But as Putin has made clear, the Russians have no intention of accepting this.  All of this borders on collective insanity. This can only end in the most horrific war that would devastate both sides, particularly exposed countries like Great Britain.  Those who stand against all of this have to be swept aside, the most prominent being Julian Assange and WikiLeaks.

When you think back to 2016 and the leaked emails of John Podesta that revealed the direct connection between the Clinton Foundation and organized jihadism in the Middle East, that revelation tells more about the machinations of great power than anything else that has been published in years.

The same was true of the WikiLeaks revelations of collateral murder that Chelsea Manning leaked.  The power of that single video informed people all over the world of how wars are conducted by their own governments.  It changed or reinforced the perceptions of millions of people. A war has been declared on that kind of journalism.

RC: You can see that clip in John Pilger’s classic documentary The War You Don’t See.

JP: That film, which I made in 2013, was basically interviews with quite distinguished mainstream journalists on both sides of the Atlantic.  Their collective message was that, had the media not colluded with governments in the run-up to the invasion of Iraq, had they not amplified and echoed the deceptions and lies of governments, there is a great possibility that that war would never have happened, all those people would be alive today, ISIS would not exist today and there might even be the beginnings of some kind of hope in the Middle East.

We shouldn’t forget this when we are thinking about the present situation, as Western governments provoke Russia and China.  We have 400 military bases ringing China but you hear almost nothing of these in the press. Russia is in effect encircled. Unless people learn of these incredibly important truths, nothing will be done.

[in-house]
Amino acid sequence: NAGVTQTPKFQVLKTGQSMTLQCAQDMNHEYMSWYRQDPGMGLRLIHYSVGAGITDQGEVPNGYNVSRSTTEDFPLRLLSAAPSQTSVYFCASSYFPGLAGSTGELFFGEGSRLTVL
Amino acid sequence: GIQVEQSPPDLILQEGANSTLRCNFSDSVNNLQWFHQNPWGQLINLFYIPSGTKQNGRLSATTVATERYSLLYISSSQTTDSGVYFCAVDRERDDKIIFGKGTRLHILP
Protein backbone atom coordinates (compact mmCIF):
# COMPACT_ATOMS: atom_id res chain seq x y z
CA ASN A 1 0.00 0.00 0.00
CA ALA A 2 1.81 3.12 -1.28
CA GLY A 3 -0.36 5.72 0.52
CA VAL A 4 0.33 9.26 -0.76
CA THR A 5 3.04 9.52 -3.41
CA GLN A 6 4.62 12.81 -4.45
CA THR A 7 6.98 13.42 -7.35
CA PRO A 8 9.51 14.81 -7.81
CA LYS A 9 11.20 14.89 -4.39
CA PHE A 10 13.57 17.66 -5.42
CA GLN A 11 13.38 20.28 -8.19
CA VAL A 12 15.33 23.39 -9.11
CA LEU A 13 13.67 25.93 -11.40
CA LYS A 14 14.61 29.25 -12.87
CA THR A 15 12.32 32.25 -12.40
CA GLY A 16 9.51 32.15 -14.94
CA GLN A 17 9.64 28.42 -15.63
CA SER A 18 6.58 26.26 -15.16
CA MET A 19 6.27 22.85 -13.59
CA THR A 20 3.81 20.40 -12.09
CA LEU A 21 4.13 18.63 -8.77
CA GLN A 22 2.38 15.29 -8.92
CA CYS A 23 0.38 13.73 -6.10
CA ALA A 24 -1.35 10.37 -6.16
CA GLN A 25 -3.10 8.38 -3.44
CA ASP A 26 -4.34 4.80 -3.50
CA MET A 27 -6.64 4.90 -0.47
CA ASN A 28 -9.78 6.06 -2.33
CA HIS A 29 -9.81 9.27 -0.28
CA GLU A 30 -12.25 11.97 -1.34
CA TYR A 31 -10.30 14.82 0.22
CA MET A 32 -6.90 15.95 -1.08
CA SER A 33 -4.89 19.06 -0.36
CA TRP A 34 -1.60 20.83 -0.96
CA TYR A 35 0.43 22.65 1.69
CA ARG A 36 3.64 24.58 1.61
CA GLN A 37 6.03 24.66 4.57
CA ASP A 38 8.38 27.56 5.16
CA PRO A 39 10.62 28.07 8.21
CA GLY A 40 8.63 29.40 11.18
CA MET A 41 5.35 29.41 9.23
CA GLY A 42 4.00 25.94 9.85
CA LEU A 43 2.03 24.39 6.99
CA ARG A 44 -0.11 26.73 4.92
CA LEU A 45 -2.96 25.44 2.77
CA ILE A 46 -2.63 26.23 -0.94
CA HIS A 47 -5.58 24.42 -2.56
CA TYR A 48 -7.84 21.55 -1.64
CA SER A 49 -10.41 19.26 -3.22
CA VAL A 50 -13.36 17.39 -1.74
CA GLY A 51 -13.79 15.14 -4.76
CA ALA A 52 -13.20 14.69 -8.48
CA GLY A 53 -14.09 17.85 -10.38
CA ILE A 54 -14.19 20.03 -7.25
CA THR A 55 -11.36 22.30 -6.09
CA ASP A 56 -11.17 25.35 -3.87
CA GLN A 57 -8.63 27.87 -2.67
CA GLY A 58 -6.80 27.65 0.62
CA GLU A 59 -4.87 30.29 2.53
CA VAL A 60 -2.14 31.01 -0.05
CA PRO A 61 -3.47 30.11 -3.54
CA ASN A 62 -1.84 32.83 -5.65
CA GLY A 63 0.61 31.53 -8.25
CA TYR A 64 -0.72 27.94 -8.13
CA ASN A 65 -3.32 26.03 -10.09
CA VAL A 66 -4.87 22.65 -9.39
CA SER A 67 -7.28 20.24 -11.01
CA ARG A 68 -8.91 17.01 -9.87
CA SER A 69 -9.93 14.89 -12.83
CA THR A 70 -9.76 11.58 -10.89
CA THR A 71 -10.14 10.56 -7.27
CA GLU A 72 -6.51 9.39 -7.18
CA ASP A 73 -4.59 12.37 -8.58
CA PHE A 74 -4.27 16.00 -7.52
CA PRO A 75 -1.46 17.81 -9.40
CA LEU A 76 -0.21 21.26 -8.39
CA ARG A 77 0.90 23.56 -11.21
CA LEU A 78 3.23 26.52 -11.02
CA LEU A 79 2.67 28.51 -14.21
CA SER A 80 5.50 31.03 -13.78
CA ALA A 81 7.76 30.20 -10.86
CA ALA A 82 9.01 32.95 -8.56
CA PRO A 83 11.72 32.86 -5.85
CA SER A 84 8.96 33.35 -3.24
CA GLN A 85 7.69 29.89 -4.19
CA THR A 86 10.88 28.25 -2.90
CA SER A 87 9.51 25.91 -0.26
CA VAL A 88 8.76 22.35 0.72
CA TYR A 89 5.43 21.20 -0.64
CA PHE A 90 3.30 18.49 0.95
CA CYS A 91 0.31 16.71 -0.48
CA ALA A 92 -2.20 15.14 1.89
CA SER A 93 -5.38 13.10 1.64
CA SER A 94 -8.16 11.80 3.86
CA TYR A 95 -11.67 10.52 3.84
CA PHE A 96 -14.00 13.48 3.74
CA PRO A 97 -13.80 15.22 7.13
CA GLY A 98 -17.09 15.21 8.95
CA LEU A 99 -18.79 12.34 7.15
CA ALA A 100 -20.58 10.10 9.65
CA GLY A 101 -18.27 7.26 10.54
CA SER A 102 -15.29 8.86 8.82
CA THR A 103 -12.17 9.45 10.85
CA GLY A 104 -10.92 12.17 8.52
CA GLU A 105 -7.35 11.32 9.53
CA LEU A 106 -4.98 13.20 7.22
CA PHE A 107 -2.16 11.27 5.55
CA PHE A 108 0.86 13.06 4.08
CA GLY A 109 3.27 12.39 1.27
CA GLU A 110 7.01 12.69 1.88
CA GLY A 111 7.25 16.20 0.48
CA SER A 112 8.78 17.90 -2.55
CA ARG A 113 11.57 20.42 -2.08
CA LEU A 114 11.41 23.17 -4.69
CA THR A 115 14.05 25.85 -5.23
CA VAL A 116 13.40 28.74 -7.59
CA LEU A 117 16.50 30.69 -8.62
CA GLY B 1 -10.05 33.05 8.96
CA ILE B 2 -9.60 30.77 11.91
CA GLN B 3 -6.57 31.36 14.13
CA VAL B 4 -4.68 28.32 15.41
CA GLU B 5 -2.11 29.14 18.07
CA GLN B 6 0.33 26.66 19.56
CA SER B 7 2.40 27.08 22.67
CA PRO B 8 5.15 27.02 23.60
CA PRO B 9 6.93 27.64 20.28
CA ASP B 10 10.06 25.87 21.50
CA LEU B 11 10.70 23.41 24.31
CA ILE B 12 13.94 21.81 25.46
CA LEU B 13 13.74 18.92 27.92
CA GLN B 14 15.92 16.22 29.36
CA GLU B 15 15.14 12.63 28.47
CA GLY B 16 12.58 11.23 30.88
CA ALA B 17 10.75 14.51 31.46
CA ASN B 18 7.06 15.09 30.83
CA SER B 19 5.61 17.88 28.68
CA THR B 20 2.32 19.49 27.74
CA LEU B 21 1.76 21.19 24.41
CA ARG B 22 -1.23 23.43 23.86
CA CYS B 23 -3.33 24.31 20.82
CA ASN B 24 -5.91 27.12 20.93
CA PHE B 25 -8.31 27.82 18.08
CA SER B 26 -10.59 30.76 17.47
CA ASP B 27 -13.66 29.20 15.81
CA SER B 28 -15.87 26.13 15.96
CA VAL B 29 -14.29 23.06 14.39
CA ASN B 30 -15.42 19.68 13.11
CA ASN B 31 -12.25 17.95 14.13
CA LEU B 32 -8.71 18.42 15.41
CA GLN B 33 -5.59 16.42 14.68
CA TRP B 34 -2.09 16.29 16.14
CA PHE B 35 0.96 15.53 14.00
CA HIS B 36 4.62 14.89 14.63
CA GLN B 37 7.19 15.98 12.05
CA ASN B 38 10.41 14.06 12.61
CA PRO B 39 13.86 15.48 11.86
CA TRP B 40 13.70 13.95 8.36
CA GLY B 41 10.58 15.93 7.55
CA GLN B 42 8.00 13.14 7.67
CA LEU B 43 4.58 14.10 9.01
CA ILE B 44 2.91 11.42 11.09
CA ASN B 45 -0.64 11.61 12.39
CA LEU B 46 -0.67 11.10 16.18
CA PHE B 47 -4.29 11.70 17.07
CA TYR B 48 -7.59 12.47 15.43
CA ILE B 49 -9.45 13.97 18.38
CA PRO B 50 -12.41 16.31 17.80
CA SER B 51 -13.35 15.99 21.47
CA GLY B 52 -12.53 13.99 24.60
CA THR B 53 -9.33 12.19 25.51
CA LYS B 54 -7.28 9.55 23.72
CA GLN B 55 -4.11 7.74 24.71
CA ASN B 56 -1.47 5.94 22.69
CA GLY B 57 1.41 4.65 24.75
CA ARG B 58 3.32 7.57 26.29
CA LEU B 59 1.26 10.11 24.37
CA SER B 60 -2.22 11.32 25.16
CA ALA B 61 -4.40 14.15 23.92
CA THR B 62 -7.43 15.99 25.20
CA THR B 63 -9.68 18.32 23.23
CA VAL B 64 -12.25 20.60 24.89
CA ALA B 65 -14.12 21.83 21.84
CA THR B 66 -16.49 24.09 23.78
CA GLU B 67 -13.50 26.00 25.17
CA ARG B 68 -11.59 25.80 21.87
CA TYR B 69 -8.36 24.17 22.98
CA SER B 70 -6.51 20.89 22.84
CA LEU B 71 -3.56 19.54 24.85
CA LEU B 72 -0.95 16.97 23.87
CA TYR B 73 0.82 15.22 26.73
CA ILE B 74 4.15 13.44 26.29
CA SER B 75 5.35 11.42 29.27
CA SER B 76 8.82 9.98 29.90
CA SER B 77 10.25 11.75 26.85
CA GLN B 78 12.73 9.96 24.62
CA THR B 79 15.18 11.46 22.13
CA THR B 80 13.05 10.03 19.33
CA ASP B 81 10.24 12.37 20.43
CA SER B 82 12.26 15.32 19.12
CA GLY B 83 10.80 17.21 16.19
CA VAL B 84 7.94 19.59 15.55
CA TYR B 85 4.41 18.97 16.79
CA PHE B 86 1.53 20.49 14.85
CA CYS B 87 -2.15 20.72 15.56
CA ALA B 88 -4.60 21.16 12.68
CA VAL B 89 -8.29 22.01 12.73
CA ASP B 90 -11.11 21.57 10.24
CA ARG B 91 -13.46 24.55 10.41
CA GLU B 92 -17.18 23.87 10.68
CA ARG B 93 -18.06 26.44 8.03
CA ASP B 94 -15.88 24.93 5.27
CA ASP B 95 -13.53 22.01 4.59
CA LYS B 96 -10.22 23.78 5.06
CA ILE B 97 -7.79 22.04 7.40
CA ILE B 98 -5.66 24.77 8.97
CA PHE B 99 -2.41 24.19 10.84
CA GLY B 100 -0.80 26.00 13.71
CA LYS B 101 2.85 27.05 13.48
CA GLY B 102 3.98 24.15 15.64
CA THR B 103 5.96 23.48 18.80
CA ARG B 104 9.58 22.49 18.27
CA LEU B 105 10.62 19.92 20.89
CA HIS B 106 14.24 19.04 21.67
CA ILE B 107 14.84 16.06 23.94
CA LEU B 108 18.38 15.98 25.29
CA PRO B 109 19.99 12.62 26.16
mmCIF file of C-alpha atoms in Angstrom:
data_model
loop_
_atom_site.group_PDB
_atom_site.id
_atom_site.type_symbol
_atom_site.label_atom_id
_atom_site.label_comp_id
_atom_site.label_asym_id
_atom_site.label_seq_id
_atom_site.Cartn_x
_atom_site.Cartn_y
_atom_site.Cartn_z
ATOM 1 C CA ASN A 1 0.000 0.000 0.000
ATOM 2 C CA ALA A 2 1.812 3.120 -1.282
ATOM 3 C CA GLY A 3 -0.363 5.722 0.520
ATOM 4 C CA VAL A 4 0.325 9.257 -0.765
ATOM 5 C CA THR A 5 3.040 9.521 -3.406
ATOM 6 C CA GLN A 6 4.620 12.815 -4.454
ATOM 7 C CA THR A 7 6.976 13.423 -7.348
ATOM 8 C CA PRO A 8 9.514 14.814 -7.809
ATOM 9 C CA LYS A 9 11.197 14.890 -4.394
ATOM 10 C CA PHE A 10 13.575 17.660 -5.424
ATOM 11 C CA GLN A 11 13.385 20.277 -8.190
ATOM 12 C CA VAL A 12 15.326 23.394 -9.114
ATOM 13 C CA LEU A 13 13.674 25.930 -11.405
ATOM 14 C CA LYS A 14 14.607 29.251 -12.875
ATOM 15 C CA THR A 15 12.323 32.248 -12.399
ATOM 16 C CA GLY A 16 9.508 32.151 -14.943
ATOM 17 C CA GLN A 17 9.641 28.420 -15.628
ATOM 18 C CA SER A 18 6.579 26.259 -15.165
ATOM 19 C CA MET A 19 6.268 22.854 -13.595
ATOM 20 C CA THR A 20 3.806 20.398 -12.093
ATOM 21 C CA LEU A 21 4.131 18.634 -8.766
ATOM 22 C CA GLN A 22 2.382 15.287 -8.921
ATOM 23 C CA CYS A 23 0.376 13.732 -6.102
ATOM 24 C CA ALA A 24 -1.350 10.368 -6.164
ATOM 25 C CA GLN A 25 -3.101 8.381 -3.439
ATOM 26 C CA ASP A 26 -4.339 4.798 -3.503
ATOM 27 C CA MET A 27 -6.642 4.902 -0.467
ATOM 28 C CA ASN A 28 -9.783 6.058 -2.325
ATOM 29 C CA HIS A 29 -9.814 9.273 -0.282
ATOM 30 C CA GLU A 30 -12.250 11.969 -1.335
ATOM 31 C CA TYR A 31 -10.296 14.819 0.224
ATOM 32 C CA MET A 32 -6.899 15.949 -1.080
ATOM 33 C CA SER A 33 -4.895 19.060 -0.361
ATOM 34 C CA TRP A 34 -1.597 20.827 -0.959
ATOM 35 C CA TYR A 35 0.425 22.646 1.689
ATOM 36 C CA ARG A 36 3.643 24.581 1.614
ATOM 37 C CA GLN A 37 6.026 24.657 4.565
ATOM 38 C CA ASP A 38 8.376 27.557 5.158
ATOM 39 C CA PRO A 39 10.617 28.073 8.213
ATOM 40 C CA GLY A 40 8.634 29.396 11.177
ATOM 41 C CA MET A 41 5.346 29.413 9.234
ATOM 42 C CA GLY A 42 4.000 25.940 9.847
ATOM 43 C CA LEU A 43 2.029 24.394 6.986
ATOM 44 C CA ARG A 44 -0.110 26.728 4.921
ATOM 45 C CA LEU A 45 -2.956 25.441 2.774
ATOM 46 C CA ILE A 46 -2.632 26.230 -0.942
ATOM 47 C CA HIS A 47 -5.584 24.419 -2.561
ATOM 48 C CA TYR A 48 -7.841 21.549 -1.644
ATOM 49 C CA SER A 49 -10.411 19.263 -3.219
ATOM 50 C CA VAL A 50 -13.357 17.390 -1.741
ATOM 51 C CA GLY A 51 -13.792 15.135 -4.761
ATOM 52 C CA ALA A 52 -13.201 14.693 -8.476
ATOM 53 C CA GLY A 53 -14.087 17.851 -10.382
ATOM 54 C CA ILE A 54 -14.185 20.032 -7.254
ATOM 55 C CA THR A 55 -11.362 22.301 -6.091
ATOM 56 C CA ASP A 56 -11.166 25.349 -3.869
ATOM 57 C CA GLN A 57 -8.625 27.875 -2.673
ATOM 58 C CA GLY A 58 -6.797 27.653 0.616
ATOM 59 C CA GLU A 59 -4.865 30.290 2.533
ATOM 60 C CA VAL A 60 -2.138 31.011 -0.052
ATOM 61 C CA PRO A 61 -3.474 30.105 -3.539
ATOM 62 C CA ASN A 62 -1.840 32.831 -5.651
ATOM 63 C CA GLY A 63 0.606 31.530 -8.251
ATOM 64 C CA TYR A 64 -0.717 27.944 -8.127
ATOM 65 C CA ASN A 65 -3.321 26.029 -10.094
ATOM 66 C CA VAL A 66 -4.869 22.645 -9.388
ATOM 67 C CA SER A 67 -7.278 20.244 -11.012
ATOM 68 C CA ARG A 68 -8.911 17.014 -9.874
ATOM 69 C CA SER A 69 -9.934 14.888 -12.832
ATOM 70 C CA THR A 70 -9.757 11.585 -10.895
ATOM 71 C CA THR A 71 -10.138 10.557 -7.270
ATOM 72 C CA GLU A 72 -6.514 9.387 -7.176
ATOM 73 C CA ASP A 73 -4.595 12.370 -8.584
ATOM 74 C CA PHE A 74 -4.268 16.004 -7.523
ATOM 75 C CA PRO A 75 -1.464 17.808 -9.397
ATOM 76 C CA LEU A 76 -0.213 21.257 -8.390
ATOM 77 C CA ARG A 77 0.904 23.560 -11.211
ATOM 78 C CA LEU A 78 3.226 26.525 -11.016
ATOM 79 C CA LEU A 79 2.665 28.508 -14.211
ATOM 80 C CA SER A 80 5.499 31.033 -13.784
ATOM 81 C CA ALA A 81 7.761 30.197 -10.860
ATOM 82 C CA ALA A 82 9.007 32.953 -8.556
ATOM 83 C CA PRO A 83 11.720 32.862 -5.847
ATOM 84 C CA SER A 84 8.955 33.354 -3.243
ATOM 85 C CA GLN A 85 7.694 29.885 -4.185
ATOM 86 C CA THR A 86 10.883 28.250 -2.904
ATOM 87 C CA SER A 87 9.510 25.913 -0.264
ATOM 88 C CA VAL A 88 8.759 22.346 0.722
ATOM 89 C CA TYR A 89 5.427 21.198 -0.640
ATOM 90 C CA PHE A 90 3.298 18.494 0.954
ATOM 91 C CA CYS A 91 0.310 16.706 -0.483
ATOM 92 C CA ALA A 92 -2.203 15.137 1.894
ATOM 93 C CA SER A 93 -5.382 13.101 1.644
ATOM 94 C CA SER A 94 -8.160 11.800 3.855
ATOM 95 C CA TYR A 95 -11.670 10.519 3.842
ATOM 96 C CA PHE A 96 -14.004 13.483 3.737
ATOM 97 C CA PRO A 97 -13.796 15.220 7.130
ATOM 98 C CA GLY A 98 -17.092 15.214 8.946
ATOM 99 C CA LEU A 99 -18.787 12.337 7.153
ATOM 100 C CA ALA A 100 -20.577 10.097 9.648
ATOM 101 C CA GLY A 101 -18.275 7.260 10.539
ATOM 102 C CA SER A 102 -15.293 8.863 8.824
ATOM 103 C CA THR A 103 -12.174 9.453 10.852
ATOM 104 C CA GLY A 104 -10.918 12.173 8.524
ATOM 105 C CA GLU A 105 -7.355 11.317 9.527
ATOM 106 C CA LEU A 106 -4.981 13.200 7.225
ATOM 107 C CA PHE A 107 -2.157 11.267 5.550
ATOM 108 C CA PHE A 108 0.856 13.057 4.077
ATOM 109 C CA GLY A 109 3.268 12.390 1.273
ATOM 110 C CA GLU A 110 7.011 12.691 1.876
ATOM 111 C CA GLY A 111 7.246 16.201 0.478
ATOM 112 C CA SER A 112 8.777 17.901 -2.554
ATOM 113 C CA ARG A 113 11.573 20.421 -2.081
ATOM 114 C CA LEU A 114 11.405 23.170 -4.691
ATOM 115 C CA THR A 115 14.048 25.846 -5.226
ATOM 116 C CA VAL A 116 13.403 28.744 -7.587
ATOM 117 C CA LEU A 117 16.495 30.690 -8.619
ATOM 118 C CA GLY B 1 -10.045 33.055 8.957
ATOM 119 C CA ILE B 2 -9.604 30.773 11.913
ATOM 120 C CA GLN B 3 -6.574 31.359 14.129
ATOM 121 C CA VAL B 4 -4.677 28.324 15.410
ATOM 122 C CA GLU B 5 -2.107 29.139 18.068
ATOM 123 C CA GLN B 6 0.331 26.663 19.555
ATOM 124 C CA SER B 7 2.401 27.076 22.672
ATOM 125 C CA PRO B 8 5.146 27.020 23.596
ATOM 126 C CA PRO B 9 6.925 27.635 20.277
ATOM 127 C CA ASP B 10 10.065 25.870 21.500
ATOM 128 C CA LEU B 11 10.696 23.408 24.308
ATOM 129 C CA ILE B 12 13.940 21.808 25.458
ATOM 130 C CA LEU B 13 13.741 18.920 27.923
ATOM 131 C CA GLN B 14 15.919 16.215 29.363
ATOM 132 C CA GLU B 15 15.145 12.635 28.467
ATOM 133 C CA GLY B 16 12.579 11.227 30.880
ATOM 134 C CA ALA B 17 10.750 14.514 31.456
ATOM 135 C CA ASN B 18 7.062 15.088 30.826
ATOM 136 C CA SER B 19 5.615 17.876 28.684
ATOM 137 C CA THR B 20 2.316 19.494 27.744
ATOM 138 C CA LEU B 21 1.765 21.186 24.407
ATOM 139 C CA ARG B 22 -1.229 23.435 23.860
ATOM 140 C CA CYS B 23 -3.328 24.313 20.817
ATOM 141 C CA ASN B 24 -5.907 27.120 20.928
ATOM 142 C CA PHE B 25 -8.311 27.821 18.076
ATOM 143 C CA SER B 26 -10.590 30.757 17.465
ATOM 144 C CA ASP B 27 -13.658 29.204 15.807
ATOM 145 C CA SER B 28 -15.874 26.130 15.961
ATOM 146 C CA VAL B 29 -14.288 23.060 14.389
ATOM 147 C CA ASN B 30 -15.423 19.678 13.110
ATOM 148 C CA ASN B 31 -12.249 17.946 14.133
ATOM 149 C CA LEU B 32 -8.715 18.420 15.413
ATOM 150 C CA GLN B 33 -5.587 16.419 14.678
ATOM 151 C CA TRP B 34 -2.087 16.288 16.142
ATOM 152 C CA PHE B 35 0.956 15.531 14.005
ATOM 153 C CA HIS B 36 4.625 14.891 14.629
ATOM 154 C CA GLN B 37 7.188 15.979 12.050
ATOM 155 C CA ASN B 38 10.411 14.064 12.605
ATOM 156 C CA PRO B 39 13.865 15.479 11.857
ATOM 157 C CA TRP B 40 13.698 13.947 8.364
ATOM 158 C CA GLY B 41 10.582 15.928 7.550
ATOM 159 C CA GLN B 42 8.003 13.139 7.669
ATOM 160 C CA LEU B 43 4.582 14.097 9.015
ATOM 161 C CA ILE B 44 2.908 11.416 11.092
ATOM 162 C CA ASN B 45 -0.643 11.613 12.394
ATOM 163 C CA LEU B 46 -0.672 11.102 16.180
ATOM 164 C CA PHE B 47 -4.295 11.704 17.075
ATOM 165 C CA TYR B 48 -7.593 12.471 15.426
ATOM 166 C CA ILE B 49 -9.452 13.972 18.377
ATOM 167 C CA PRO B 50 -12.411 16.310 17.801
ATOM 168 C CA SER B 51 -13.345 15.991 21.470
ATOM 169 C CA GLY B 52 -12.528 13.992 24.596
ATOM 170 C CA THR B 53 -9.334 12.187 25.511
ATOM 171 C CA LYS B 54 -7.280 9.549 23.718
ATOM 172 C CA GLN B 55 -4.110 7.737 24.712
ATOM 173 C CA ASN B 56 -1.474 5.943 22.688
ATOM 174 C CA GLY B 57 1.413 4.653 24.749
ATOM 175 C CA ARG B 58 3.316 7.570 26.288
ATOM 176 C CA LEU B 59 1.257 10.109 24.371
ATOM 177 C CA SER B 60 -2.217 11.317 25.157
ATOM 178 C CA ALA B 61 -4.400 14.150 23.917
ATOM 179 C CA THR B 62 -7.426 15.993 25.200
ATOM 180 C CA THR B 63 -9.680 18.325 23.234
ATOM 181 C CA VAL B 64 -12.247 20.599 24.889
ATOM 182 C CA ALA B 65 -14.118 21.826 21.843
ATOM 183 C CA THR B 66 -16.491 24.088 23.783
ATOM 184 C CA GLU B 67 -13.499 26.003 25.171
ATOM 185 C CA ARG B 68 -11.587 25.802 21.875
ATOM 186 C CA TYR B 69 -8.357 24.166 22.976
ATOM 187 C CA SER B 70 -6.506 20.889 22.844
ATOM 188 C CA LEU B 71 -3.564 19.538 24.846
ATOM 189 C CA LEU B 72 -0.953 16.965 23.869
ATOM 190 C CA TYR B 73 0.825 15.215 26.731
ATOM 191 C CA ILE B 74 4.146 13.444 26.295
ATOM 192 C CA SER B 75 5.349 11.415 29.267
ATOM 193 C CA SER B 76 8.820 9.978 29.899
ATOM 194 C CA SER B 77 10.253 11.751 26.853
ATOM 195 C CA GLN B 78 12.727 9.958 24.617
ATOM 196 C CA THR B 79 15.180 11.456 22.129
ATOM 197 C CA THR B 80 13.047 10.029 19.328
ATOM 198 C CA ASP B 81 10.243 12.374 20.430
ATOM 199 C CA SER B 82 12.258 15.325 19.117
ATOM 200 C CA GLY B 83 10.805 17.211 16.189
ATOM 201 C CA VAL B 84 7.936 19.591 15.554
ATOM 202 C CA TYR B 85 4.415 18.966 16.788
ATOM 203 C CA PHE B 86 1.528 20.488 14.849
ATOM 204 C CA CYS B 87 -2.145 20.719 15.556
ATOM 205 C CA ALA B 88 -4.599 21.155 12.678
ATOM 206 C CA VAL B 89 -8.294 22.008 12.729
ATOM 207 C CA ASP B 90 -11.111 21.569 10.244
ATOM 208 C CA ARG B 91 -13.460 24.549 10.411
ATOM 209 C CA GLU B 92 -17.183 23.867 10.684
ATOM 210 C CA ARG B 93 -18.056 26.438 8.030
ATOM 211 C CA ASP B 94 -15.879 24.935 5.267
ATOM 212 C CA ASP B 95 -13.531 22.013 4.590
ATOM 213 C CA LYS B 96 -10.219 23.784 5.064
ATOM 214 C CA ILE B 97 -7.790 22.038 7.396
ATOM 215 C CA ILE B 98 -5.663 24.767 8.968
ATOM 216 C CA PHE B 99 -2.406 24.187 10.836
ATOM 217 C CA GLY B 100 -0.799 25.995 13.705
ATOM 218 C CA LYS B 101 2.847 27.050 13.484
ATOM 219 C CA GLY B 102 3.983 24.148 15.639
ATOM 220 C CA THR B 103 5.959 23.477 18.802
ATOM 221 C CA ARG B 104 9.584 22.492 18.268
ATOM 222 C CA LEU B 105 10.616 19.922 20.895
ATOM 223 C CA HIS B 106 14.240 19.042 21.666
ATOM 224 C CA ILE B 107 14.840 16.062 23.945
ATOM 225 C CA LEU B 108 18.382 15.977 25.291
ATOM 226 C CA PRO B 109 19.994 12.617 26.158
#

DB: This is exactly where we need the sort of structural reporting that Julian Assange does.  And this is exactly why they want him out of the way.

Christine Assange

This interview with Assange’s mother, Christine Assange, was part of an original WBAI Radio series produced by Randy Credico’s Live on the Fly. Flashpoints on Pacifica Radio has joined forces with Live on the Fly, to continue the work and the fight to free our brother journalist, information freedom fighter, Julian Assange.

The interview with Christine Assange by Credico and Bernstein was broadcast over Pacifica National Radio on April 5th.

Dennis Bernstein: Randy and I were hoping that this would be the occasion where we would be celebrating and have Julian on the other line.  Unfortunately, that is not happening. Meanwhile, could you bring us up to speed on how things stand?

Christine Assange: John Pilger mentioned that we are at a rather critical stage with Russia, because of the apparent propaganda around this [Sergei Skripal] poisoning in the UK.  It has been found not to be conclusively related to Russia.

I would say that we are also at a critical stage regarding Julian’s safety and freedom.  The two situations are related. For example, the day before Julian’s communications with the outside world were cut off, one of the members in the UK parliament asked, “Isn’t it about time we took some action against the Ecuadorian embassy?”  He wasn’t happy about Julian tweeting about the government response to the attack in Salisbury.

Julian’s doubts have since proven justified, with the lab in Porton Down now stating categorically that there is no evidence to connect Russia with the attack.  At the same time, Julian was invited to give evidence on Cambridge Analytica and Facebook, so there were also these powerful interests interested in keeping him quiet.

Meanwhile, the US military was moving into Ecuador with plans to increase the pressure to hand Julian over to the US.  We know this because it has been revealed by former ambassador Craig Murray that the US spent some $87 million to bring down the presidency of Rafael Correa, who gave Julian political asylum from US threats against his life and liberty.